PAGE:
Back to the Future: Automats

Often times, the main justification for dining out is the experience of interacting with or viewing the activities of a food service professional, aka a server, host, chef, and the like. When I recall some of my best memories of eating out, it is often an occasion that was made complete due to a friendly, witty, and attentive wait person, one who helped in making the event more meaningful (and fun). Then again there are  those times when I simply wish to avoid dealing with any apron-wearing homo sapiens while, at the same time, still enjoying an experience that rises above the level of fast food. Such an experience would need to retain some semblance of the time-saving and less costly aspects of fast food establishments. Once upon a time there was a way and it was through a (then) futuristic experience known as the Automat…

Back to the Future

The idea of a restaurant without a wait staff or cashiers goes back some time. It all started in Germany in the latter half of the 19th century and is what led the creator of the automat restaurant, Horn & Hardart, to open his first store in Philadelphia in 1902 and then, in 1912, to take the leap to operating in New York City. At its height, there were a whopping 180 locations in both New York and Philly.

After dropping some change into a slot, a Horn & Hardart automat introduced the customer to what was an early example of quickly served food, availing the diner to a myriad of cuisine choices. One need only insert a coin or two into the vending machine wall for a juicy Salisbury steak, luscious apple pie and any other of a surprising range of American “comfort” foods. In an era that was bereft of the block-to-block Starbucks, Horn & Hardart was known for its fresh-brewed coffee, made available throughout the day by an attentive staff who kept the percolators optimally functioning.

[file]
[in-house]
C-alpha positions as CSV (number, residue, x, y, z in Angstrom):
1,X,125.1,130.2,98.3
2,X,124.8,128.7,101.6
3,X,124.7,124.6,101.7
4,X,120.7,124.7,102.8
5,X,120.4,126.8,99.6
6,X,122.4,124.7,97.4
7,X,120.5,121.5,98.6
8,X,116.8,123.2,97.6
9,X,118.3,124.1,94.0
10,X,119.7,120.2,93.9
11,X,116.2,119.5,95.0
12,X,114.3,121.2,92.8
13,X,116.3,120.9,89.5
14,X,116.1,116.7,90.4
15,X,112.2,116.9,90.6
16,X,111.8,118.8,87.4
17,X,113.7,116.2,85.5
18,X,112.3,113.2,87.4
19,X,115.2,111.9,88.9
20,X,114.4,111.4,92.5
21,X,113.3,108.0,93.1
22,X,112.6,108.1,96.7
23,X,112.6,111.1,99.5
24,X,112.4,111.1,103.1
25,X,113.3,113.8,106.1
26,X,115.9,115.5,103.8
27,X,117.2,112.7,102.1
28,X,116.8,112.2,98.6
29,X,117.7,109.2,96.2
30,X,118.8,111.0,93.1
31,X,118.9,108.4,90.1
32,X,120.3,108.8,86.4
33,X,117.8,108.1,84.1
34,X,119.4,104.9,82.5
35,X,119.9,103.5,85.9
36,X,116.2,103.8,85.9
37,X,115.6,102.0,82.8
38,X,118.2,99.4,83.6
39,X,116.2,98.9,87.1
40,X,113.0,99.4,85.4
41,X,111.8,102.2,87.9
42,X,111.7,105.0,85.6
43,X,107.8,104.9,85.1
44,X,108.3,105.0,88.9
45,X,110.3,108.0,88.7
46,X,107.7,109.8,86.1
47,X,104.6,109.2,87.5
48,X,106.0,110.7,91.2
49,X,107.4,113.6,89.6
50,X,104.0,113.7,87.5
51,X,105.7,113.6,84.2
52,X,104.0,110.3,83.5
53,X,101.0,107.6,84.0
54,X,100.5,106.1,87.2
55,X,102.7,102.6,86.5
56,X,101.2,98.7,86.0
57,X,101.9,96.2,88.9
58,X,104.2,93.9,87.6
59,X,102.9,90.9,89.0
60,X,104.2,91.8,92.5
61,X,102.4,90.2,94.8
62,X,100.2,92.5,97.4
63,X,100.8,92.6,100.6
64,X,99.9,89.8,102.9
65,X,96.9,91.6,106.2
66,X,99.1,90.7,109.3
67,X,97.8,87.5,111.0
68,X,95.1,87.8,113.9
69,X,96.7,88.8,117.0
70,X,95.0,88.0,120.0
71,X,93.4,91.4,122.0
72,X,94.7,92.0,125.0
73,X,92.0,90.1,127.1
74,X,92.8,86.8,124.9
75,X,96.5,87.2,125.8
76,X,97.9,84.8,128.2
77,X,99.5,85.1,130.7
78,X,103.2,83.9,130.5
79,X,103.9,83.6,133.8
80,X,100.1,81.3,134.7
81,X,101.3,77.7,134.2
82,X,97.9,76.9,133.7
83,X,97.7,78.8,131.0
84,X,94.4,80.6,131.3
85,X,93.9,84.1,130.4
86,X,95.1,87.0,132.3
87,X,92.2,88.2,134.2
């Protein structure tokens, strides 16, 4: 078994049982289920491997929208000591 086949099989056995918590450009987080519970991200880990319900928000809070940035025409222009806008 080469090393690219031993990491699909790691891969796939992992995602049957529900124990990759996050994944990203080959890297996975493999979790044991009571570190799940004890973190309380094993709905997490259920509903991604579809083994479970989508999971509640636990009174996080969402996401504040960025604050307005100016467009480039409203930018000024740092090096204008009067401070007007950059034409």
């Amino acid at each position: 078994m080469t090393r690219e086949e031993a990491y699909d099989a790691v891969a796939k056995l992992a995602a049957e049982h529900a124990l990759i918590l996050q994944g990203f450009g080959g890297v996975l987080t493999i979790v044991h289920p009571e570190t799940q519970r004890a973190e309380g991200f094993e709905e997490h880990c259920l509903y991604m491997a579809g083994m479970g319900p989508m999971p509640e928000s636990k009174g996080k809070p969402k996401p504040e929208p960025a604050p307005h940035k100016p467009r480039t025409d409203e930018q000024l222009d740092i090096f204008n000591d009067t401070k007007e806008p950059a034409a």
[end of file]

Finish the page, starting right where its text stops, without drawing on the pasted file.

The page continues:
And, In the End…

For most, the idea of an automat conjures up images of well-dressed multitudes in a bygone art-deco like atmosphere enjoying the fare offered in glass-encased boxes.  Surprisingly, Horn & Hardart survived for quite some time, with its last location, on East 42nd Street in Manhattan, closing in 1991. With the mass migration to the spread-out expanse of the Suburb, the new normal for this type of customer demographic became the drive thru burger and fast food joints. (Perhaps not so ironically, many of the old Horn & Hardart automats were turned into Burger Kings…)


Now, many years after the dominance of fast food joints finally put the Automats out of business, new automat-type restaurants are positioned for a comeback. A case in point is Eatsa, which is a fully automated restaurant chain, based in San Francisco, which opened up only in 2015.

Unlike the old Automat, Eatsa diners order their choices via an iPad or on the company’s mobile app. The hidden kitchen staff then makes the food in back, behind the restaurant’s gleaming, neon-lit interior walls. In minutes, the meal pops up in a glass cubby, not different from the Horn & Hardart of old. In a major departure, however, Eatsa’s cubbies light up with the diners’ names until the order is picked up. 

Recently, Eatsa starting focusing on helping “other restaurants to use the Eatsa platform.” This could mean that the (new) automat is poised for a comeback, with Eatsa’s unique and high-tech system of operation being provided in other established restaurant chains. It is easy to imagine how food service establishments could wholly or partially utilize this model to save on labor costs. With the increase in pickup orders for delivery it could also facilitate the myriad of delivery drivers. How do you feel about this potential renaissance of the Automat? Leave your comments below.


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